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Pensions on the line

One of the ironies of the Equitable Life affair is the relative good health of its high-income fund. In a recent survey of pension fund performance, Equitable came out as the top performer.

According to CAPS, the fund lost only 5.2 per cent over the last year compared with a median of 21.5 per cent. The FTSE All-Share index lost 20.8 per cent over the same period.

When Equitable, hit by its defeat in the House of Lords and failure to find a buyer, closed for new business, one of the issues highlighted by commentators was over future performance.

As a closed fund, it would have less exposure to equities and poorer performance was considered likely. However, the asset mix foisted on Equitable&#39s fund managers has clearly benefited amid volatile stockmarkets.

It was not equities but falling gilt yields which made guaranteed annuity rate opt-ions such a liability.

In the recent Commons debate on Equitable, MPs from across the political spectrum questioned overall pension policy and the dependence of such an important social policy on the vagaries of the markets.

Conservative MP for Croy-don South Richard Ottaway said: “We have to question how much risk individuals can be expected to take in a pension system that depends on fluctuating capital markets and income rates. The issue highlights the failure of the private sector to protect individuals against such risk and clearly demonstrates the need for a reappraisal of pension policy.

“The Government&#39s stakeholder pensions are simply a way of encouraging lowerand middle-income groups to begin making contributions to privately funded pension sch-emes. However, they carry the same market risks as those of Equitable.

“If the retirement pros-pects of the knowledgeable professionals who took out Equitable Life policies could be damaged so unexpectedly, how reasonable is it to expect lower-income groups to acc-ept a similar degree of market risk? Investors will need unusually visionary minds when planning for their retirement. That is the exact opposite of what was intended and will simply put people off making decisions about their retirement.”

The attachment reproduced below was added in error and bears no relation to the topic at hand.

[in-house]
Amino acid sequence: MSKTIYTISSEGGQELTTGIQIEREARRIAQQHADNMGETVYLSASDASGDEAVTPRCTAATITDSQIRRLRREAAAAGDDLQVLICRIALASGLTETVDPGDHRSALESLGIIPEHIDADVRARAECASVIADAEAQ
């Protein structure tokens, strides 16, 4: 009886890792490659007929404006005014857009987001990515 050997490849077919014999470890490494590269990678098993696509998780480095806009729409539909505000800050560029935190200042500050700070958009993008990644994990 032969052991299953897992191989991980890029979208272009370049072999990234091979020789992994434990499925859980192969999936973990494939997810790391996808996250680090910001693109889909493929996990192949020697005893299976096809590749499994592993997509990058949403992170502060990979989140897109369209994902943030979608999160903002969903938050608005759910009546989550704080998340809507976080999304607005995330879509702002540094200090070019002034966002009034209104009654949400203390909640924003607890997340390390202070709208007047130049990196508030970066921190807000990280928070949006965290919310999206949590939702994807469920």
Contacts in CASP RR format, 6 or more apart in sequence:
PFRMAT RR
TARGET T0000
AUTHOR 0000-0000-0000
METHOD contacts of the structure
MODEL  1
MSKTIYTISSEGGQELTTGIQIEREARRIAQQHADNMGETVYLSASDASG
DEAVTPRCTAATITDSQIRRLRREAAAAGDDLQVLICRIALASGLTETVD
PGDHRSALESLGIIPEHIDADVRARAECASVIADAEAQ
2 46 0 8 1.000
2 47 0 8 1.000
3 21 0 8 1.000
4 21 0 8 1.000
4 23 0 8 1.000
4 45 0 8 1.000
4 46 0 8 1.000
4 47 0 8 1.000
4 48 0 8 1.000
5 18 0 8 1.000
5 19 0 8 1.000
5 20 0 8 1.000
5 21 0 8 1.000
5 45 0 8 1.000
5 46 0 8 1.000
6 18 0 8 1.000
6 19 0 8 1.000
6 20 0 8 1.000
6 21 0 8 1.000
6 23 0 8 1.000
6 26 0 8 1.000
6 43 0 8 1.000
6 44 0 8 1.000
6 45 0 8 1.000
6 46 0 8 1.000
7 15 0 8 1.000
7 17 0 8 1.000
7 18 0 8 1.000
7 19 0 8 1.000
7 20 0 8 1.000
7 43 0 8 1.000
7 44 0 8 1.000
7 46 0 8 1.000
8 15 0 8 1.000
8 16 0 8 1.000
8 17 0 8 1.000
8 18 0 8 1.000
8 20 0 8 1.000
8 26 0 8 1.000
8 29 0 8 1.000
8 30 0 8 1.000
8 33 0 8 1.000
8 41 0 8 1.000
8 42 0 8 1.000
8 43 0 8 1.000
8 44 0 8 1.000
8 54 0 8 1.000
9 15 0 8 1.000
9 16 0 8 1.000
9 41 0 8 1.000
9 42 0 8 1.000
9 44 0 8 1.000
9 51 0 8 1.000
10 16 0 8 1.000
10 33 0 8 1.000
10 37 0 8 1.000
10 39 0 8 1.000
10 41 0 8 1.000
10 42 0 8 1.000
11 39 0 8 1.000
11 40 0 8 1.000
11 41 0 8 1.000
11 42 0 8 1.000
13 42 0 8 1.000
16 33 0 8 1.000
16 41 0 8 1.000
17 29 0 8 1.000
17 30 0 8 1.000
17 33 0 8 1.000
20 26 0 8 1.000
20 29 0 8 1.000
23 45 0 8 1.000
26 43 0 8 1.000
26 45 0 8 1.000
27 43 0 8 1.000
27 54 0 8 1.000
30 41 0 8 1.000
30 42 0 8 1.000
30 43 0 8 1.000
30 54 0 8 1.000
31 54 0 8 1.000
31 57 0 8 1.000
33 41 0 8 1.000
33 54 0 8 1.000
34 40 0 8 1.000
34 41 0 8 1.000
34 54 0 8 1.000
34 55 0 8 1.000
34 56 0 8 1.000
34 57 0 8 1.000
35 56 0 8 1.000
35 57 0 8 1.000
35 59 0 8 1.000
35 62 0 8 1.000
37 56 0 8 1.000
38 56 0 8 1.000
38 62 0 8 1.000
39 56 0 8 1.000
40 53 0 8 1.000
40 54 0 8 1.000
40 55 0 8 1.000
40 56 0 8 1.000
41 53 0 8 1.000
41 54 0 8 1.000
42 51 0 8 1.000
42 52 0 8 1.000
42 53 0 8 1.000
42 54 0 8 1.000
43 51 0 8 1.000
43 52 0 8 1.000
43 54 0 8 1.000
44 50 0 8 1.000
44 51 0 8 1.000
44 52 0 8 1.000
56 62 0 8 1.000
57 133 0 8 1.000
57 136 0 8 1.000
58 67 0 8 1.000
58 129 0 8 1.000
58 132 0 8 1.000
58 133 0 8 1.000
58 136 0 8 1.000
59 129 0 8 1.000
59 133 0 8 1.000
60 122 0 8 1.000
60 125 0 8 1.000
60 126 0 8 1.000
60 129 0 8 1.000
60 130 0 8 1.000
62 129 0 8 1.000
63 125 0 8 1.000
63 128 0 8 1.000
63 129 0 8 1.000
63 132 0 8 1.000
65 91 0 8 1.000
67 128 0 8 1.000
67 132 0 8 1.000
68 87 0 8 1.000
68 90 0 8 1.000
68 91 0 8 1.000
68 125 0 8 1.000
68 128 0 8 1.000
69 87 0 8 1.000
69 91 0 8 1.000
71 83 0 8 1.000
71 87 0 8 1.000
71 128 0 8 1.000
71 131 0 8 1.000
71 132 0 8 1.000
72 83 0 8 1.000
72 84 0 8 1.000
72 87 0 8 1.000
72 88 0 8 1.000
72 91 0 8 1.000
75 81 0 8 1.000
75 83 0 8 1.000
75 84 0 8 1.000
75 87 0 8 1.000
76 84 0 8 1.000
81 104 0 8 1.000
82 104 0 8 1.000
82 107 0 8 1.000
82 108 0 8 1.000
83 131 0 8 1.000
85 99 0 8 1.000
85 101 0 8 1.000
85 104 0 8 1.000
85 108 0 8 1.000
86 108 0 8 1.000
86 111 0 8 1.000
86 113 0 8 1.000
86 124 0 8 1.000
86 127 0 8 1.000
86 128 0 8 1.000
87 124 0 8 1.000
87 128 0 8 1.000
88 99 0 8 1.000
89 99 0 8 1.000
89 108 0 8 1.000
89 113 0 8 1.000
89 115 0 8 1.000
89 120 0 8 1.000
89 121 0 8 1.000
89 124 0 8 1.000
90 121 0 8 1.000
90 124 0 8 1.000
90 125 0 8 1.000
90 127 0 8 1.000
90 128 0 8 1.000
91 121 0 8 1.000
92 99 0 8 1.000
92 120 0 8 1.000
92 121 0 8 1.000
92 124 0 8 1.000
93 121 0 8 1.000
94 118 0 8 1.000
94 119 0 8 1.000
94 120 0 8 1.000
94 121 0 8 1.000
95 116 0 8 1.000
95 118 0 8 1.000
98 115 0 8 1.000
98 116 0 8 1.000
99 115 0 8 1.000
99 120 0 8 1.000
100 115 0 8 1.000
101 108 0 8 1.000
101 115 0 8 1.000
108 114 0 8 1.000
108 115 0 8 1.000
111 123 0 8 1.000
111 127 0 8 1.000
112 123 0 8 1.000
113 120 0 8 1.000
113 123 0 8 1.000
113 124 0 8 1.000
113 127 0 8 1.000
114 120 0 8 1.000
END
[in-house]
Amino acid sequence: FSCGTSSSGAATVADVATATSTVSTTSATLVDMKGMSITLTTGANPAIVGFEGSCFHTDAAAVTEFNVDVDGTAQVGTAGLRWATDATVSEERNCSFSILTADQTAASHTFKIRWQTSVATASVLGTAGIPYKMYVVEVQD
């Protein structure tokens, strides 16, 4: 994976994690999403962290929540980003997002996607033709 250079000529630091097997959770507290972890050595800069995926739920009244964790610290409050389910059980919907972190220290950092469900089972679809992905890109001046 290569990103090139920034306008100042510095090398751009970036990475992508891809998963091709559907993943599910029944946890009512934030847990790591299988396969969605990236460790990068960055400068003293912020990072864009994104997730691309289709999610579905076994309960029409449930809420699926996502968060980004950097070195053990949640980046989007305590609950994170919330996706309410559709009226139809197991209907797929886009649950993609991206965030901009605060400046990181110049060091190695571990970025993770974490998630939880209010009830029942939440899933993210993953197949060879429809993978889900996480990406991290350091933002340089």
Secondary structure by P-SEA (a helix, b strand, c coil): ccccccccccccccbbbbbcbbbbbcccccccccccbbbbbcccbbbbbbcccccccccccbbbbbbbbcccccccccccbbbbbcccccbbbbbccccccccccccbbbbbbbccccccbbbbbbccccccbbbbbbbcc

Liberal Democrat trade and industry spokesman Vincent Cable says: “We have seen 20 to 30 years of boom and we could see the same period of poor performance of equities. Nothing goes on forever and there could be a long-term decline. Financial services products will need to adapt.”

Cable accepts this could lead to a re-evaluation of the pay-as-you-go pension. He says Government policy has been based on people having increasing private provision.

But he says diminishing returns will make it increasingly difficult to encourage people to put money into a private pension.

Sue Regan, a senior policy fellow at the Institute of Public Policy Research, the thinkthank widely credited for inf-luencing the New Labour agenda, does not think the current situation will lead to a in pension policy but she says it reinforces the need for a decent state pension.

She adds: “Perhaps everyone has been very optimistic and leaning on past performance when they have been developing pension policy.”

For industry figures with long experience, this situation is not new. “We have been here before,” says Scottish Equitable pension development director Stewart Ritchie, citing the FTSE figures from the 1960s and 1970s. Even if those events predated private pensions, Ritchie points out there was still a considerable amount of funded pensions.

He says: “If we are indeed in a sustained bear market – and I do not yet accept that we are – this will have much a wider impact than pensions. It will have ramifications for the whole of our economy and will affect our ability to pay pensions full stop, whether they are pay as you go or funded.”

People most affected are those approaching retirement who, according to Ritchie, should be considering steps to minimise damage to their pension assets with lifestyle options.

But for those just going in, the message is quite different. “If your retirement date is beyond the current bear market, then you are getting good value and are getting assets at depressed valuations,” he says.

However, stakeholder is looking vulnerable. Ritchie says: “There is no disguising the fact that someone who took out a stakeholder pension at the first opportunity is sitting on a paper loss and this cannot be a strong selling point.”

Regan accepts that serious concerns are raised about stakeholder and the Equitable issue has added to those concerns.

“Individuals right across the spectrum can benefit from equity investments but they need advice to persuade them that it is the right course to take,” she says.

O&#39Halloran senior partner Terence O&#39Halloran says: “I am telling Equitable policyholders to stay where they are and to smile at those who jump ship.”


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